NEW YORK (CBSNewYork) — Is this the year Mike Piazza takes his place in Cooperstown — or will he go 0 for 3?
According to BaseballThinkFactory.org, a website that tracks ballots made public by members of the Baseball Writers’ Association of America, the former New York Mets catcher has a fighting chance at induction to the Hall of Fame in his third year of eligibility.
Piazza was on 79.2 percent of 106 public ballots as of Wednesday, according to the website. Seventy-five percent is needed for election.
But there’s a long way to go. A majority of the 571 voters last year kept their picks under wraps prior to the BBWAA’s announcement. Piazza appeared on 67.9 percent of 209 ballots collected by Baseball Think Factory in 2014 and ended with an official total of 355 votes (62.2 percent).
A comparison between the public votes tallied last year by Baseball Think Factory and the BBWAA’s final percentages show a small drop off.
— Greg Maddux: 99.5 public, 97.2 total*
— Tom Glavine: 95.7 public, 91.9 total*
— Frank Thomas: 89.0 public, 83.7 total*
— Craig Biggio: 79.4 public, 74.8 total
*Elected to Hall of Fame
Piazza had 427 career home runs, including a record 396 as a catcher, and batted .308 with 1,335 RBIs in 16 seasons mostly with the Mets and Los Angeles. Picked by the Dodgers in the 62nd round of the 1988 draft, Piazza was traded to the Marlins in 1998, and then flipped to the Mets after just five games. He finished his career with one-year stints in San Diego (2006) and Oakland (’07).
Baseball writers have shown an unwillingness to vote in anyone sullied by the Steroids Era, both those proven to have cheated and players stained simply by speculation. In his memoir, Piazza admitted to using substances — androstenedione and Ephedra — before they were banned by baseball. He insisted he never took anything that would have put him in violation of MLB rules.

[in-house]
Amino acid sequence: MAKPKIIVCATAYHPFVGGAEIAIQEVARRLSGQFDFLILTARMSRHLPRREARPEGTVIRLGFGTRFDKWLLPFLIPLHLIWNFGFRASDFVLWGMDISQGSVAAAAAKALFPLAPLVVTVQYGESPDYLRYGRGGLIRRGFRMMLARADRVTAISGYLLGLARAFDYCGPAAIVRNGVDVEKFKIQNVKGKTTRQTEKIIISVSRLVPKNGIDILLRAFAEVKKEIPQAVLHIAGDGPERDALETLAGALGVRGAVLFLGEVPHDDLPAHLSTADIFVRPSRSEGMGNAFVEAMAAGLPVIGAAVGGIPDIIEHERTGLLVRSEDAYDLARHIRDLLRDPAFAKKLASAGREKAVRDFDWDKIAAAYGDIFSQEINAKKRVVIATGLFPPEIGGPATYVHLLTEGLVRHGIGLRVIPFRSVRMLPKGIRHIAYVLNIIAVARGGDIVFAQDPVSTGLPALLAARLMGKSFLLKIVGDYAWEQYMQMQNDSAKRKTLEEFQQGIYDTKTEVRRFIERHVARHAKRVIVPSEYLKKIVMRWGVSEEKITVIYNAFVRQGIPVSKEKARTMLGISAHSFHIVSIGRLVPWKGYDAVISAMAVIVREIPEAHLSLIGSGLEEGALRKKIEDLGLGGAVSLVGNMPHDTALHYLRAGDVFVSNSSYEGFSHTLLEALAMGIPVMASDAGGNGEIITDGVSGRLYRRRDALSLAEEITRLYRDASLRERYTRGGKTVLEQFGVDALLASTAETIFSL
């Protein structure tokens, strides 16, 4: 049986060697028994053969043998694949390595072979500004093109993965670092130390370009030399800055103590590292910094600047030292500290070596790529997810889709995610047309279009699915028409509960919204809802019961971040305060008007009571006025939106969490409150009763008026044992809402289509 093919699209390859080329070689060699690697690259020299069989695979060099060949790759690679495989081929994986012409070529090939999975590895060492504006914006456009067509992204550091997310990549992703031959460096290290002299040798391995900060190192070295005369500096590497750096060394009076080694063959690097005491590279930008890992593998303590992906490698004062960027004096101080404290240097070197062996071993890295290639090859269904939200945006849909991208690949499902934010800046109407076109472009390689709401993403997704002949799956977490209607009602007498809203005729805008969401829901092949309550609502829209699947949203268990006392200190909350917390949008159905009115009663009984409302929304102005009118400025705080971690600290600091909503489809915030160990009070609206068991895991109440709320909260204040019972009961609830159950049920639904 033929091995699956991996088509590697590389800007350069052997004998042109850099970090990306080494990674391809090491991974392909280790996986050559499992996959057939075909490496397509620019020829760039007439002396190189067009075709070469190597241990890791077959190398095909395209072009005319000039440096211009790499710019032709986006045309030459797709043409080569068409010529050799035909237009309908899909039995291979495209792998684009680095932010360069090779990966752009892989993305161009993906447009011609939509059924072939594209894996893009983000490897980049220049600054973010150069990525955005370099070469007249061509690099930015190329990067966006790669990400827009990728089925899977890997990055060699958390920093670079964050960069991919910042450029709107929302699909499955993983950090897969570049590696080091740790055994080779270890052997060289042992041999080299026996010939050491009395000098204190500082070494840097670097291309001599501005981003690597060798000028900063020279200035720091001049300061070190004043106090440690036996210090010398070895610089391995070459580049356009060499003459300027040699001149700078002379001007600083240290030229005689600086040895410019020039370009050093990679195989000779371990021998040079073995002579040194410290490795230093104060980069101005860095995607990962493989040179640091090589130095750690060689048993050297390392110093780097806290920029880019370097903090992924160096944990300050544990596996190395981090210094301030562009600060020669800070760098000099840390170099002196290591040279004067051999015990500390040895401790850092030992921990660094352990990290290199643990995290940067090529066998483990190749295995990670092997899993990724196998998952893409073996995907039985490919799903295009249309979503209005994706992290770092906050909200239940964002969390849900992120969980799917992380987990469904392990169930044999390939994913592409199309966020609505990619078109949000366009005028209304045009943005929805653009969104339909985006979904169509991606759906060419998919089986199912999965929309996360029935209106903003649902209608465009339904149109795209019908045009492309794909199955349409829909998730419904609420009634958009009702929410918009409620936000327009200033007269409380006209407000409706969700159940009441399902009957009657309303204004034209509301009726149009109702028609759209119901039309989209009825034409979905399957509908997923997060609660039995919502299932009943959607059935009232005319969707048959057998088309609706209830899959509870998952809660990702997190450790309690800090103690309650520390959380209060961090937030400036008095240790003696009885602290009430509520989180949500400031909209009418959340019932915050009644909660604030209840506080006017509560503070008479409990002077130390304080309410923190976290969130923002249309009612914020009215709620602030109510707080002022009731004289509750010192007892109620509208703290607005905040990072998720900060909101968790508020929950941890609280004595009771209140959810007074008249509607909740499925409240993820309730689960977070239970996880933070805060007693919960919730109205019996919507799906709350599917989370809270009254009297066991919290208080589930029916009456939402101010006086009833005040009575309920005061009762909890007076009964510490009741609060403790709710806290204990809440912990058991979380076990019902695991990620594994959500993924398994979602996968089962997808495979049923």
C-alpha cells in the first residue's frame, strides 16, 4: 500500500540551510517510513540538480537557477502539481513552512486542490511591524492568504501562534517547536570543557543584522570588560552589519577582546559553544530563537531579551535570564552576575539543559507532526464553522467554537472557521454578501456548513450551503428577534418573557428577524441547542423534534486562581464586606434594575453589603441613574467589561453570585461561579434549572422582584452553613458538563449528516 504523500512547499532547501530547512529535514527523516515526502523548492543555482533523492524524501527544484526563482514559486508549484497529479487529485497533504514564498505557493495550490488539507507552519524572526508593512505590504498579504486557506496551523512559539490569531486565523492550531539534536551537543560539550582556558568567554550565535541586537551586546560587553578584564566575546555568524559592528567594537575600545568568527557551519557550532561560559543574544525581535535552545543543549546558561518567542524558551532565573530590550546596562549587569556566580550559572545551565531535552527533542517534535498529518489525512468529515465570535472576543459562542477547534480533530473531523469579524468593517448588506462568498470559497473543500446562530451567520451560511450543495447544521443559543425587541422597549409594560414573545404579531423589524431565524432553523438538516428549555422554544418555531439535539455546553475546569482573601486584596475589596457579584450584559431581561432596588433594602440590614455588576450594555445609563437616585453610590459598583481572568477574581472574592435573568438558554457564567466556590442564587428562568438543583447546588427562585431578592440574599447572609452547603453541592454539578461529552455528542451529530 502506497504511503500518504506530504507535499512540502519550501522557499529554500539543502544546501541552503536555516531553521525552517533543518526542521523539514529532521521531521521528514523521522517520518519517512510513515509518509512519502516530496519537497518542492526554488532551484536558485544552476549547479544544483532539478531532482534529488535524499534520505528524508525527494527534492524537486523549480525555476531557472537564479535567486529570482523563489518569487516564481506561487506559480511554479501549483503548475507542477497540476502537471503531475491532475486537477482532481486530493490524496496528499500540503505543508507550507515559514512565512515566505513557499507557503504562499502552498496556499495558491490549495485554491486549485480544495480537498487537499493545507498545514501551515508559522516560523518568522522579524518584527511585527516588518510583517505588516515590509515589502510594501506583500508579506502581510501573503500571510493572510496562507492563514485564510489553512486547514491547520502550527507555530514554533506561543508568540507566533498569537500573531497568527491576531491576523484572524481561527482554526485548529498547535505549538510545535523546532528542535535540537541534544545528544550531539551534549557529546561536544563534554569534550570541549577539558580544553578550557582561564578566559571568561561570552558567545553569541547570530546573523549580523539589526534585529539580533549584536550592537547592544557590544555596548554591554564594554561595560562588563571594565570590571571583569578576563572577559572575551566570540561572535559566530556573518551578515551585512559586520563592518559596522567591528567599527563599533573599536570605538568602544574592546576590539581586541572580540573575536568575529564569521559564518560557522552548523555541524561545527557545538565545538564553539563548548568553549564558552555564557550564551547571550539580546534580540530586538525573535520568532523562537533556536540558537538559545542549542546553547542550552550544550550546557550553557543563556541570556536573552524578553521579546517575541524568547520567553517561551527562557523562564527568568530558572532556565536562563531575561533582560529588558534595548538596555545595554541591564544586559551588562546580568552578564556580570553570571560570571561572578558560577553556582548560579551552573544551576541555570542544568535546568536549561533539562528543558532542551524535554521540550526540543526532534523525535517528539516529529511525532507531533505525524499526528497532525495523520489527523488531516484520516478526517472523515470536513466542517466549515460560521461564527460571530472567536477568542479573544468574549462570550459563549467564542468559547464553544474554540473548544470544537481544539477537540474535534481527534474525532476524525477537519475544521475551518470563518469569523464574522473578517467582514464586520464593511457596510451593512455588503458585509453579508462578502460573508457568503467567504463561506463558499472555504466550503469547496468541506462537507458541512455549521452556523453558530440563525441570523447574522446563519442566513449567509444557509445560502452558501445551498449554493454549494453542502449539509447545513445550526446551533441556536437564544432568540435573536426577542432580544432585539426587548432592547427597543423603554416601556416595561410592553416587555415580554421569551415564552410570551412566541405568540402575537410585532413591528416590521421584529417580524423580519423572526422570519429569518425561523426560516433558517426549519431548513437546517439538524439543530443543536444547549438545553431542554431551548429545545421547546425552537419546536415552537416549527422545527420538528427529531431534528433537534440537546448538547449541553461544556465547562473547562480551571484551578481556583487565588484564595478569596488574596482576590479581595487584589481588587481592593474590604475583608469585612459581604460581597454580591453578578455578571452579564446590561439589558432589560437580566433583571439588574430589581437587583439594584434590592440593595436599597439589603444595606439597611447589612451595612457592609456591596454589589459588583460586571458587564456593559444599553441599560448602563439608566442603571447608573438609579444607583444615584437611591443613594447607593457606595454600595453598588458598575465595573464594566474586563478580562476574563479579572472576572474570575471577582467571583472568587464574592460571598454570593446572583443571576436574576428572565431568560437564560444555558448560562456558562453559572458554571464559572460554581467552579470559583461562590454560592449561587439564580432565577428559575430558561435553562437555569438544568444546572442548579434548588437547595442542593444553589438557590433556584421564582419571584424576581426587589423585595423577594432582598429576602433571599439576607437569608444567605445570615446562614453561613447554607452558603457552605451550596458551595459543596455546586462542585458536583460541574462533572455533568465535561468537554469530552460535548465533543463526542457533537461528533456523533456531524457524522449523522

“I just don’t understand what part of ‘no’ people don’t understand,” Piazza told WFAN radio in February 2013. “I guess it’s just something that, unfortunately, is a black mark on the game. And I hate the fact that it happened in the game because I’ll always love the game. It’s given me everything.”
Former Mets general manager Steve Phillips called Piazza’s snubbing “a travesty” in his first year of eligibility in 2013, when the 12-time All-Star received 57.8 percent of the vote and no players were elected to the Hall. Last year, retired Braves pitching coach Leo Mazzone — whose proteges, Maddux and Glavine, made the cut in 2014 — told WFAN that Piazza belongs in Cooperstown.
Voting results will be announced on Tuesday, Jan. 6. The players currently above the 75-percent line, according to Baseball Think Factory’s public-ballot count: pitchers Randy Johnson (99.1), Pedro Martinez (98.1) and John Smoltz (88.7); Craig Biggio (84.0), a member of the 3,000-hit club who fell two votes shy last year; and, of course, Piazza.
So will the third time be the charm?
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